After heavy media attention and a whirlwind production, David Fincher’s latest film The Social Network is hitting theaters. The film is based on the book “The Accidental Billionaires: The Founding of Facebook A Tale of Sex, Money, Genius and Betrayal” that follows company founder Mark Zuckerberg from his humble beginnings as an anti-social Harvard student to becoming the youngest billionaire in the country. With that being said, you don’t get that much success, that quickly, without stepping on a few toes along the way.

Check out the review…

The Players:

The Plot:

The film centers on Mark Zuckerberg, an undergraduate who’s a tech genius and desperate for social acceptance. After his girlfriend breaks up with him during the fall of 2003, he gets drunk and decides to make a website that compares various female students’ pictures to each another — without their permission. The scandal gets him noticed by not only the faculty but by Tyler and Cameron Winkelvoss and Divya Narendra. The trio asks him for help with a social site they’re developing strictly for Harvard students that allows them to create profiles and share photos.

It’s from that point that the story gets a little muddled. Zuckerberg never helps them, instead he builds his own website called Facebook, with some financial aid from his best friend Eduardo Saverin. After Facebook goes live and becomes a social networking phenomenon it catches the attention of Sean Parker the infamous founder of Napter, as well as the Winkelvoss’ and Narendra who are less than thrilled.

The Good:

  • The Cast: The Social Network has a solid cast of young actors. Even Justin Timberlake managed to give a strong performance as the overconfident and slightly manipulative Parker. Armie Hammer is a relative newcomer who seamlessly plays the role of twins (Tyler and Cameron Winkelvoss) like it’s second nature. Eisenberg manages to make you love and loathe Zuckerberg simultaneously, while Garfield’s Eduardo is the heart at the center of all the drama.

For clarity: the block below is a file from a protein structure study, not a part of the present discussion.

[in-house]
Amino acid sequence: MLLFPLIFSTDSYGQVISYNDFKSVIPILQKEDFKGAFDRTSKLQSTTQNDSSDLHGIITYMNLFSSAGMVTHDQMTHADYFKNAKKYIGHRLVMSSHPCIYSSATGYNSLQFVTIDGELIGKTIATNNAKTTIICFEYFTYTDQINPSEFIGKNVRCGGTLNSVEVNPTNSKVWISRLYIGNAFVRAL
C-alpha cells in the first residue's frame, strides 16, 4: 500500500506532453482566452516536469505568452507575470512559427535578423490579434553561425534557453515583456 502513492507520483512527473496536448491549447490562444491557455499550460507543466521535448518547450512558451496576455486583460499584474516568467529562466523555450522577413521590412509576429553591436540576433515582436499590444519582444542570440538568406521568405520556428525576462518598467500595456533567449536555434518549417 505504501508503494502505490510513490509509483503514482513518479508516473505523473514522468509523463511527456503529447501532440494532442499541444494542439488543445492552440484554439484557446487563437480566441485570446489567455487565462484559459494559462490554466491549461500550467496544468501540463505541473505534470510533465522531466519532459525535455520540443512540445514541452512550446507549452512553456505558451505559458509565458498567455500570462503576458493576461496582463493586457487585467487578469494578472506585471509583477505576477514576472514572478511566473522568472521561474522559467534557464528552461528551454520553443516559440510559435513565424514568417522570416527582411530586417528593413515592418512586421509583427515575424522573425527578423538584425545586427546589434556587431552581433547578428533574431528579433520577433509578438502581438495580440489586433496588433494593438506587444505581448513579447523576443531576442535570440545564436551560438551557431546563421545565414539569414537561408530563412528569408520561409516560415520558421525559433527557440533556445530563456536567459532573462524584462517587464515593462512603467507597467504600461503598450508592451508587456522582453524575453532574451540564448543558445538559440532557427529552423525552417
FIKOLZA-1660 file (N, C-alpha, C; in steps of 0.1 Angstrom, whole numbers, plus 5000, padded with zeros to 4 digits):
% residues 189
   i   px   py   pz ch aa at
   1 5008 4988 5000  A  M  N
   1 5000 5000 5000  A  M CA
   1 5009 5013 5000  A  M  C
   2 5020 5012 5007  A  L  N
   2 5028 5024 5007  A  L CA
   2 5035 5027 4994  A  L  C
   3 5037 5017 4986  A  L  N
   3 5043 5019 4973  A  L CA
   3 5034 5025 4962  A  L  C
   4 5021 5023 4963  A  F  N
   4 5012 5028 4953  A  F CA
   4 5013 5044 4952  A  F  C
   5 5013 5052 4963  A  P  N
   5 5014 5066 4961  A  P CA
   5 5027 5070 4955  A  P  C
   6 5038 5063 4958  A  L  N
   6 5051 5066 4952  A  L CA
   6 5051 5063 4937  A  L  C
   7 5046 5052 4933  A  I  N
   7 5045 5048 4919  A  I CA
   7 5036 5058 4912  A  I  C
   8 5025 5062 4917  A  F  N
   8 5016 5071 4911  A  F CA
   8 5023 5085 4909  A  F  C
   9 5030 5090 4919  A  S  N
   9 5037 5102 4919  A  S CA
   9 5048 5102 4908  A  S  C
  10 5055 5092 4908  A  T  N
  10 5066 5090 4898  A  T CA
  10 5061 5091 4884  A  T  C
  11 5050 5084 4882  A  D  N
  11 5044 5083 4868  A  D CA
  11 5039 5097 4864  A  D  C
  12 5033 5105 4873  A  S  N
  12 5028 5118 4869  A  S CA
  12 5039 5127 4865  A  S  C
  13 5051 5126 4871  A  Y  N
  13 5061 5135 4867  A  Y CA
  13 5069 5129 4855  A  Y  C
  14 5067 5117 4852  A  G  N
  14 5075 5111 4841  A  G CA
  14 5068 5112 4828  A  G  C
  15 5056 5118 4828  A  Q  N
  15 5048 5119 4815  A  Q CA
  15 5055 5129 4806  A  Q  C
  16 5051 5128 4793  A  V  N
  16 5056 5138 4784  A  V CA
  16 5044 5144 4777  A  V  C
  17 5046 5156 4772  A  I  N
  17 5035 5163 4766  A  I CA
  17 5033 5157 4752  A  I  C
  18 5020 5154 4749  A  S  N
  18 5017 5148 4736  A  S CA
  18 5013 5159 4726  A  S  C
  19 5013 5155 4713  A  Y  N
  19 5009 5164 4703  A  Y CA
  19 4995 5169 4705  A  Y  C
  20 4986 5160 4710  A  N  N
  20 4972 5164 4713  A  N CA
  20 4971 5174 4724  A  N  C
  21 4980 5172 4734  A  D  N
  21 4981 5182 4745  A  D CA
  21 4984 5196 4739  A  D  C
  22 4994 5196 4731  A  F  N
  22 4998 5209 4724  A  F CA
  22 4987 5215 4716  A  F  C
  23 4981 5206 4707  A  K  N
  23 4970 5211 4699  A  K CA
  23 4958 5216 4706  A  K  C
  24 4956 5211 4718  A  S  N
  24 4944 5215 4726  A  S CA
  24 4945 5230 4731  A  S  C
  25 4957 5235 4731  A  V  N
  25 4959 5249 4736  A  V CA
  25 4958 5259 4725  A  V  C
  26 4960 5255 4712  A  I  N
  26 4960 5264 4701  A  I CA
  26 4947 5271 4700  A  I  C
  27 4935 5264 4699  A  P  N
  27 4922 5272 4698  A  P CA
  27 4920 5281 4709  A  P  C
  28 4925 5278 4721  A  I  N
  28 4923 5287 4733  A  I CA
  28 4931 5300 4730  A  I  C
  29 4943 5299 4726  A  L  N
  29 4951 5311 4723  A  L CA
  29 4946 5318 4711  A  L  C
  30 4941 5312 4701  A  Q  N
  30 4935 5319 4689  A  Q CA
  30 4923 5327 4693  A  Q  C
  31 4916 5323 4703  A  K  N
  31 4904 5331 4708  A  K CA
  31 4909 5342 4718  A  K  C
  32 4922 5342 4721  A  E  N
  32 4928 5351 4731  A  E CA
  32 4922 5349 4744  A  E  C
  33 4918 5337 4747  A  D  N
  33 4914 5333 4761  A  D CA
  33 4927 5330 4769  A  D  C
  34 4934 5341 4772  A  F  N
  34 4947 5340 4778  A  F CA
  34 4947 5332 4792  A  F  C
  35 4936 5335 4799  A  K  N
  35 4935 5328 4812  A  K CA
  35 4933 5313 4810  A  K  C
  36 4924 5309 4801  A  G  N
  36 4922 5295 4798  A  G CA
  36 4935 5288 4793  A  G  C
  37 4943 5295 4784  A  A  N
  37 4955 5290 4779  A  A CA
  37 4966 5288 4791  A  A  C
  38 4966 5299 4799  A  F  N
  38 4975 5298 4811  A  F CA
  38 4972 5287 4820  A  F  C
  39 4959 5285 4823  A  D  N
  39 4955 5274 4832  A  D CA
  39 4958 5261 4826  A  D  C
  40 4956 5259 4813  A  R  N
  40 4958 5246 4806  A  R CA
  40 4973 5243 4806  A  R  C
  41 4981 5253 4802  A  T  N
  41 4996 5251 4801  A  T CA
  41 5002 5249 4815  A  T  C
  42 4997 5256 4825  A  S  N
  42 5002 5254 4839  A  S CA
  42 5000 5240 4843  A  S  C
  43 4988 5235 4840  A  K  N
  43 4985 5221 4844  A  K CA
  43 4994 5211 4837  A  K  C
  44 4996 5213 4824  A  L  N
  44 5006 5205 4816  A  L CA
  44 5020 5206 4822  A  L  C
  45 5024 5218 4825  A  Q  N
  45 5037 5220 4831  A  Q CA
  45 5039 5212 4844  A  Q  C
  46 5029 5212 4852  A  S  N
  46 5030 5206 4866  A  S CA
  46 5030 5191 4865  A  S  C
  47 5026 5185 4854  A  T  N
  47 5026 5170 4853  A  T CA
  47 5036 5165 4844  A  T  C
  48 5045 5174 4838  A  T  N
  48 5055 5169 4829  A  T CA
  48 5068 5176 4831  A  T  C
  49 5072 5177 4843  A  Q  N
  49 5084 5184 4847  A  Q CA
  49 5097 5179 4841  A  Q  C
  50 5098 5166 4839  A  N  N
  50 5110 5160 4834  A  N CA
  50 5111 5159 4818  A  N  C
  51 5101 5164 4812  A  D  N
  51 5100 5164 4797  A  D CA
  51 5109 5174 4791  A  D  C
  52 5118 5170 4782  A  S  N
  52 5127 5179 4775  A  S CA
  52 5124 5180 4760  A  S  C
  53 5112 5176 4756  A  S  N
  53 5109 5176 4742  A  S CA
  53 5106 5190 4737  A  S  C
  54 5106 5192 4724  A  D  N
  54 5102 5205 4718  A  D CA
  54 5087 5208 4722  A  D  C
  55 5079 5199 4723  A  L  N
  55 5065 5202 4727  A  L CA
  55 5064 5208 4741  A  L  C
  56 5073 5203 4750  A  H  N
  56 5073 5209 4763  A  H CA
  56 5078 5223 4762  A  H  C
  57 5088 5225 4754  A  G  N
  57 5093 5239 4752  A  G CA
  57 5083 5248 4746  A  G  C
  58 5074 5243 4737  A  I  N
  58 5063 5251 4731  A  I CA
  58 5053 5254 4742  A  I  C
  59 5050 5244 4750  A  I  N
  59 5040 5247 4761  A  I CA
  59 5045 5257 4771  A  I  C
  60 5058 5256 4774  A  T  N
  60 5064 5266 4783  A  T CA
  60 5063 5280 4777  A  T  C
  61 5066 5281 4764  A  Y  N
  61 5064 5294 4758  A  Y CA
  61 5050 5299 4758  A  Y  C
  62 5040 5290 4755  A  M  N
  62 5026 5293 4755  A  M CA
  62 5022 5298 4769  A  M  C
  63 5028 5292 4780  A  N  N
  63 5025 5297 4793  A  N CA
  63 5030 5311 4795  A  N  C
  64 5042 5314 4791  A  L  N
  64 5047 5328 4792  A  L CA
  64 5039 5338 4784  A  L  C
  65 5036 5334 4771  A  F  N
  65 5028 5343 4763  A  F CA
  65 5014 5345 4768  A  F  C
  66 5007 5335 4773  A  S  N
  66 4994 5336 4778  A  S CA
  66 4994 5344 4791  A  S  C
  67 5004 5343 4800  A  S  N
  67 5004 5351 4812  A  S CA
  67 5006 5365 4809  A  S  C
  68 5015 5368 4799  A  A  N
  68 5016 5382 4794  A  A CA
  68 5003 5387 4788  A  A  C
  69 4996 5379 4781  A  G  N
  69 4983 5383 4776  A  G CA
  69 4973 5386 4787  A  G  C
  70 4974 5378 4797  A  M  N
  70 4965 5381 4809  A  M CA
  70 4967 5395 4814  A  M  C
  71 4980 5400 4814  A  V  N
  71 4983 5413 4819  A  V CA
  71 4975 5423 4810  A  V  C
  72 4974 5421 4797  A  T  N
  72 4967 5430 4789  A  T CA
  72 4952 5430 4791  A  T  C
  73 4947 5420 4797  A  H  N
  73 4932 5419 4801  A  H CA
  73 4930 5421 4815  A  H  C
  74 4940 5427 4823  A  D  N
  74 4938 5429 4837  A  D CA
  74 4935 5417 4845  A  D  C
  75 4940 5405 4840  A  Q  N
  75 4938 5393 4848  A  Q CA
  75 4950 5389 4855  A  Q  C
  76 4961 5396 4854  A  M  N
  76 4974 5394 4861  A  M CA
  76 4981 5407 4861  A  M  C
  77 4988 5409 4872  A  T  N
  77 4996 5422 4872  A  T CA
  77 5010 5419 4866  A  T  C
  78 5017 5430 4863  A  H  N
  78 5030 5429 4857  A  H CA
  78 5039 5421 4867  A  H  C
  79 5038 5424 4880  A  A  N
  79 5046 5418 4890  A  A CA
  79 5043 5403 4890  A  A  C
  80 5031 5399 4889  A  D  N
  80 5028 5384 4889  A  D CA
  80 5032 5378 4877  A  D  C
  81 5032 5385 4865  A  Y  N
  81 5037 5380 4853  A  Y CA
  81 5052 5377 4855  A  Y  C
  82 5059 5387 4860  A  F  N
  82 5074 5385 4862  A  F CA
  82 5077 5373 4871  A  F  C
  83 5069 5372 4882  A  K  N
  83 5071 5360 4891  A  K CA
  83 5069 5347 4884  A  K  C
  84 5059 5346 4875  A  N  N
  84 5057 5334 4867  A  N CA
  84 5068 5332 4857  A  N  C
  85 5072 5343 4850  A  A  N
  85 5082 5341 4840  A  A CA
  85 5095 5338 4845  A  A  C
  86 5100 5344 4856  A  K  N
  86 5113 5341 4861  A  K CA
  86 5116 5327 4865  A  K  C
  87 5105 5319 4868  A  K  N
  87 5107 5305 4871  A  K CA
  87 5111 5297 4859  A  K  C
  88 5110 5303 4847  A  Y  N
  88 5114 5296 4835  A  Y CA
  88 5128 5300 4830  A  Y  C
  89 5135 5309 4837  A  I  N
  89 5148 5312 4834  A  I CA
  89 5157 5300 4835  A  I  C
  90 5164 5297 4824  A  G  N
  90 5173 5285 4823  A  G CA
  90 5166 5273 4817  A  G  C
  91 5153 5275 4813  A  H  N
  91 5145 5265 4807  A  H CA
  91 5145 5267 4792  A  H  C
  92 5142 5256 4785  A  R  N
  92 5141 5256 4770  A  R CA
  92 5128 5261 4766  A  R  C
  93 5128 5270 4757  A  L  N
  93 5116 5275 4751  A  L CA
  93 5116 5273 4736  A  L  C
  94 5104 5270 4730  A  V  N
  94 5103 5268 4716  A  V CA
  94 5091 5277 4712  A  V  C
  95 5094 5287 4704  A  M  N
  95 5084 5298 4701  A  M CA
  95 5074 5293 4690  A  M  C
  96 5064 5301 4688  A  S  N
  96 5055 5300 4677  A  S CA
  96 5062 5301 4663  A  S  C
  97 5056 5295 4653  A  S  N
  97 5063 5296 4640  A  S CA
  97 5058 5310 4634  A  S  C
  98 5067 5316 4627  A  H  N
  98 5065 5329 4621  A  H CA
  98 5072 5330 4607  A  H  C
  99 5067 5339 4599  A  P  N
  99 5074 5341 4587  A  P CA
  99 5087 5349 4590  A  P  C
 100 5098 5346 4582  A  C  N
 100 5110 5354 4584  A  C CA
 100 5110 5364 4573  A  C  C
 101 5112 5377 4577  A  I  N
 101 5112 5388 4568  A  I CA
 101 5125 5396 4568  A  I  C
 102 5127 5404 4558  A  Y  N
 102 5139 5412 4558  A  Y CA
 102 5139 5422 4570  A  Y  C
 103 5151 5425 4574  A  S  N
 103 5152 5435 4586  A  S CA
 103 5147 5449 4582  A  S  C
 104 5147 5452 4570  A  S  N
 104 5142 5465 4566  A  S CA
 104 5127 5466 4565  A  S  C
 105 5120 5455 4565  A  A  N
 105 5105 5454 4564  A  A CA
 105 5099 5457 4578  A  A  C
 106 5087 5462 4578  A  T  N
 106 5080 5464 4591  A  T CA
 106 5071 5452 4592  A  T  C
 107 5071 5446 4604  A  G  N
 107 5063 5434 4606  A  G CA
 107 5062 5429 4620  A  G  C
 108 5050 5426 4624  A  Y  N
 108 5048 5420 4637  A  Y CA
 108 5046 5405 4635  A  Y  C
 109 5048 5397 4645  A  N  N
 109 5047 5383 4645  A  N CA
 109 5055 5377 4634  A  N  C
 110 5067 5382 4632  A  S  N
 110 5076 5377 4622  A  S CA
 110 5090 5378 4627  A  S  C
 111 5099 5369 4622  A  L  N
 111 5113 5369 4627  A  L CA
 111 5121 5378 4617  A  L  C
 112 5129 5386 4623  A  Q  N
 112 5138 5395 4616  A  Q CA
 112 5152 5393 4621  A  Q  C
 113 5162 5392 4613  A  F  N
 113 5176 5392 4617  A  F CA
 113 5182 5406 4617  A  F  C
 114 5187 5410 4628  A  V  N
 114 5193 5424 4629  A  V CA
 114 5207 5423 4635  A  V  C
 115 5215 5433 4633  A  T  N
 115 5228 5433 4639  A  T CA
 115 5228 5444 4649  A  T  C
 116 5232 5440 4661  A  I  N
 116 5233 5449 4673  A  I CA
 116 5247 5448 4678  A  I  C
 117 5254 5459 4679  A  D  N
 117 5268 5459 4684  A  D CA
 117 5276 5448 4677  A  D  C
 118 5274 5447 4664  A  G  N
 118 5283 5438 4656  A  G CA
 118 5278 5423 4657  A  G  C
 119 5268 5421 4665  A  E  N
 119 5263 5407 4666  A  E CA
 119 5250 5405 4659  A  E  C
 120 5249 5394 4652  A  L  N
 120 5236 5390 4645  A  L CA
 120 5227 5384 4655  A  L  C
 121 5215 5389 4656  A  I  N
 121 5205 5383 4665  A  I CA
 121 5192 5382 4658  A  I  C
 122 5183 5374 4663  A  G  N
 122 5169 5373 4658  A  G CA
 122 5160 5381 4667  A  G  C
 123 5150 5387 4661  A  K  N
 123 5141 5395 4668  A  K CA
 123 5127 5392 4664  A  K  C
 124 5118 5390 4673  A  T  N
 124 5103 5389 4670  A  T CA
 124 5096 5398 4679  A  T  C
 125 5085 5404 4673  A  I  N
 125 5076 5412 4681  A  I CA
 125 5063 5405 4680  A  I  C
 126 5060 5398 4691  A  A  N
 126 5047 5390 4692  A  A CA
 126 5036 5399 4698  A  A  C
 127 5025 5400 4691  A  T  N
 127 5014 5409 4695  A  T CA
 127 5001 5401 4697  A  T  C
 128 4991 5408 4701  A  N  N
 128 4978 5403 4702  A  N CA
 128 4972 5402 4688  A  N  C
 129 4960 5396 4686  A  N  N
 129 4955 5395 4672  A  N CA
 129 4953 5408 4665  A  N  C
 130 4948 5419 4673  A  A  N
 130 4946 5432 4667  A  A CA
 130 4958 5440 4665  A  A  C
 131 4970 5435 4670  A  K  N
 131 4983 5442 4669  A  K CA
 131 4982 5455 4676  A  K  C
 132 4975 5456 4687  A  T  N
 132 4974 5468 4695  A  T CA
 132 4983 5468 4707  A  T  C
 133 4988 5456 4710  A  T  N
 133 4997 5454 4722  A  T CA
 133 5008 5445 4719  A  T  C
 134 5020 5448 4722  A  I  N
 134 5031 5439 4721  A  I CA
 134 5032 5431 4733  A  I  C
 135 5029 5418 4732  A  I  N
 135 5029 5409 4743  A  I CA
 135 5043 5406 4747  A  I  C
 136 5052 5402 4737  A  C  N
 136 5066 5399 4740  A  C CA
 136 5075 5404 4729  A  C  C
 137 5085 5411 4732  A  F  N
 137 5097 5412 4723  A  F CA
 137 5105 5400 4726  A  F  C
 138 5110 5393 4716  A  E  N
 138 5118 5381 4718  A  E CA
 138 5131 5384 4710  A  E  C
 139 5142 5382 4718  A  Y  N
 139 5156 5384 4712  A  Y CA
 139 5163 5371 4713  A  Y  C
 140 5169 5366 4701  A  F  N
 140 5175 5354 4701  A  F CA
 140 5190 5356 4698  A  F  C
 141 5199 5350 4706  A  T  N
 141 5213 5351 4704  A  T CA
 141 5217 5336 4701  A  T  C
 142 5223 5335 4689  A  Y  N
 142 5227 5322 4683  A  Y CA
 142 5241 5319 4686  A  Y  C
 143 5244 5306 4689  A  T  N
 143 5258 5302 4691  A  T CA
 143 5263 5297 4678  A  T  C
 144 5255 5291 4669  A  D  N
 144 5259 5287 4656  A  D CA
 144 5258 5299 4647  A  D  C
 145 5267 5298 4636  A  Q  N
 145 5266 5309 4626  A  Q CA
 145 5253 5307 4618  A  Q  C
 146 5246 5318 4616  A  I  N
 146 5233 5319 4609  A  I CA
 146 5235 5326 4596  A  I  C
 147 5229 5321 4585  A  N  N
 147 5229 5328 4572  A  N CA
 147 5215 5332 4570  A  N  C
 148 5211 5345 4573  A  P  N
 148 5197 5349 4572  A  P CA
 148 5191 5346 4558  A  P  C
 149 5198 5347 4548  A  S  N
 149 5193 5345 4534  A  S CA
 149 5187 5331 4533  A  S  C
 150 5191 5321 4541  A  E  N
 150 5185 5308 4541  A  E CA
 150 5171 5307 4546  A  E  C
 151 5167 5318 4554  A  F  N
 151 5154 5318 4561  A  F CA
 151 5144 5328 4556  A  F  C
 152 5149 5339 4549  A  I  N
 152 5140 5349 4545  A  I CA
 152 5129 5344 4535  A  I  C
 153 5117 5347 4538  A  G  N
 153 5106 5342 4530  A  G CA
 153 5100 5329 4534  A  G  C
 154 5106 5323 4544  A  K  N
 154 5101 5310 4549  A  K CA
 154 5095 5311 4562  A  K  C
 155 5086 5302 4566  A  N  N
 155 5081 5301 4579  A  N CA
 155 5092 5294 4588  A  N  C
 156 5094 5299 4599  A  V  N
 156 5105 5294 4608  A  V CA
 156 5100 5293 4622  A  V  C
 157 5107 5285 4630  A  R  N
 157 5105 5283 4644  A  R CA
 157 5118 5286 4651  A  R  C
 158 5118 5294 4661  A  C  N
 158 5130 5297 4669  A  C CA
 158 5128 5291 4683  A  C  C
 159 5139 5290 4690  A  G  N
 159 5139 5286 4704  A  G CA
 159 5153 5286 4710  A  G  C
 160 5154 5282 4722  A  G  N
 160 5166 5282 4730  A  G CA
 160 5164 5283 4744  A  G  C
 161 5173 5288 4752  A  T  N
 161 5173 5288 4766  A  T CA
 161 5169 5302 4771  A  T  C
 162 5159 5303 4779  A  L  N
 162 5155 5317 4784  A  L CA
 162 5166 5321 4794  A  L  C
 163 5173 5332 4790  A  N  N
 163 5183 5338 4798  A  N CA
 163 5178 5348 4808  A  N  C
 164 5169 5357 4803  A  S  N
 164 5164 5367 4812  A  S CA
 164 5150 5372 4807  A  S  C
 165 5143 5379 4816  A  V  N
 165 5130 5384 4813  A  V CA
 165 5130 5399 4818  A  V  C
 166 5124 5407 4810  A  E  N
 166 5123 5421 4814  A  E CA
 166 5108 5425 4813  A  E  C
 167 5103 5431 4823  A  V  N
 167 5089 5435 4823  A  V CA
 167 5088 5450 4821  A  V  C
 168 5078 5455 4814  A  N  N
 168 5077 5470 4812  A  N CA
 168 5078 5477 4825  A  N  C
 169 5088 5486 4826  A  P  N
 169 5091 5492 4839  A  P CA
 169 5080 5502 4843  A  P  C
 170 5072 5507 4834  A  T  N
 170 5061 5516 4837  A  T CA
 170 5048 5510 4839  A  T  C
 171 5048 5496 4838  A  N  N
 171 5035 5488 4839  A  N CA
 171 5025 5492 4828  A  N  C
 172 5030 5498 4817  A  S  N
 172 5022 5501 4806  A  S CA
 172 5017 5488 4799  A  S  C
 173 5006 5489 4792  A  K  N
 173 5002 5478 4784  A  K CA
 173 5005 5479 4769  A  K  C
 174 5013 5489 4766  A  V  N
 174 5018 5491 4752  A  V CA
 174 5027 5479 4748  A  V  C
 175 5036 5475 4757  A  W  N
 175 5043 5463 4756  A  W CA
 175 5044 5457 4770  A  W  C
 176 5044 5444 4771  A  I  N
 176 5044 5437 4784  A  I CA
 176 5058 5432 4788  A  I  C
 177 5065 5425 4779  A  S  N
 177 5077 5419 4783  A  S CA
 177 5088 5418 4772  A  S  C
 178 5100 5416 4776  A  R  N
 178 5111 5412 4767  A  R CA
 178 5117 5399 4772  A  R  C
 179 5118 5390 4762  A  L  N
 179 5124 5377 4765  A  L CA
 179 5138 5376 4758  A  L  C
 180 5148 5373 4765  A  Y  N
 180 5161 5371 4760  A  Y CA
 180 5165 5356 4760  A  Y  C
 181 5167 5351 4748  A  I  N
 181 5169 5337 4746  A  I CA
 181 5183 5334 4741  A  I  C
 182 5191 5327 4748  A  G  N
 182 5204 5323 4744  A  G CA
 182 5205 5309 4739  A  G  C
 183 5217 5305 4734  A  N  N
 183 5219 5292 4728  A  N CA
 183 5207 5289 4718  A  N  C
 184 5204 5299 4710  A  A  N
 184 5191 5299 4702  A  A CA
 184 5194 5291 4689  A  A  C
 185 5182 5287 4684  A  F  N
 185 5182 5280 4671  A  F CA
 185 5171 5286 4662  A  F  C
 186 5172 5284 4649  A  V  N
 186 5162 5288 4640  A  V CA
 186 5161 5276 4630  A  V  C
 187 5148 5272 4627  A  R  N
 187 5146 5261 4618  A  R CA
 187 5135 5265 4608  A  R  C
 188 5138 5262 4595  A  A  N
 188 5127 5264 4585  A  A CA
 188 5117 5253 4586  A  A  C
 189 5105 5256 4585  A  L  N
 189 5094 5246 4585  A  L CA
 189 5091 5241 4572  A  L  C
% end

• The Point of View: Sorkin’s script sets up the events in a way that everyone’s story is told from their perspective. We saw why Zuckerberg thought Facebook was solely his creation, and you see why Eduardo and the Winkelvoss’ feel betrayed. Everyone’s tale is told.
  • The Score: At first listen, Trent Reznor’s score can come across as odd but it adds a daunting feel to the scenes that you don’t expect, but need. He and Atticus Ross treat the music like it’s a companion piece to a corporate espionage film and not just the “Facebook movie.”
  • The Direction: It’s no secret that Fincher is an amazing visual director. The difference between him and his peers is he knows how to pull back. He knows when to over and underplay certain scenes. There’s a lot of inter-cutting between simultaneous events but you never get lost because he always keeps things clear and in line with the narrative.

The Bad:

  • Talking Heads: This isn’t necessarily a bad thing, it’s about what floats your boat. If you’re familiar with Sorkin’s work (A Few Good Men, “The West Wing”) you know how he writes. He’s all about dialogue, but dialogue that means something. The first scene in the film features a fast paced conversation that jumps around from here to there, but still manages to get you from point A to B. You have to pay attention to what people are saying. If you have a short attention span, save your money and your time because you’ll get lost in the shuffle.


The Social Network is a solid film that features good performances and is a cautionary tale of what happens when you mix business with pleasure. The reason the movie works is because Fincher approaches it like any other piece of material. He doesn’t pander to the audience. He makes it high brow even though it can be considered juvenile fluff, fluff that happens to be worth $25 billion.

Rating: 8.5/10

The Social Network opens in theaters on October 1st

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Will you be seeing The Social Network this weekend?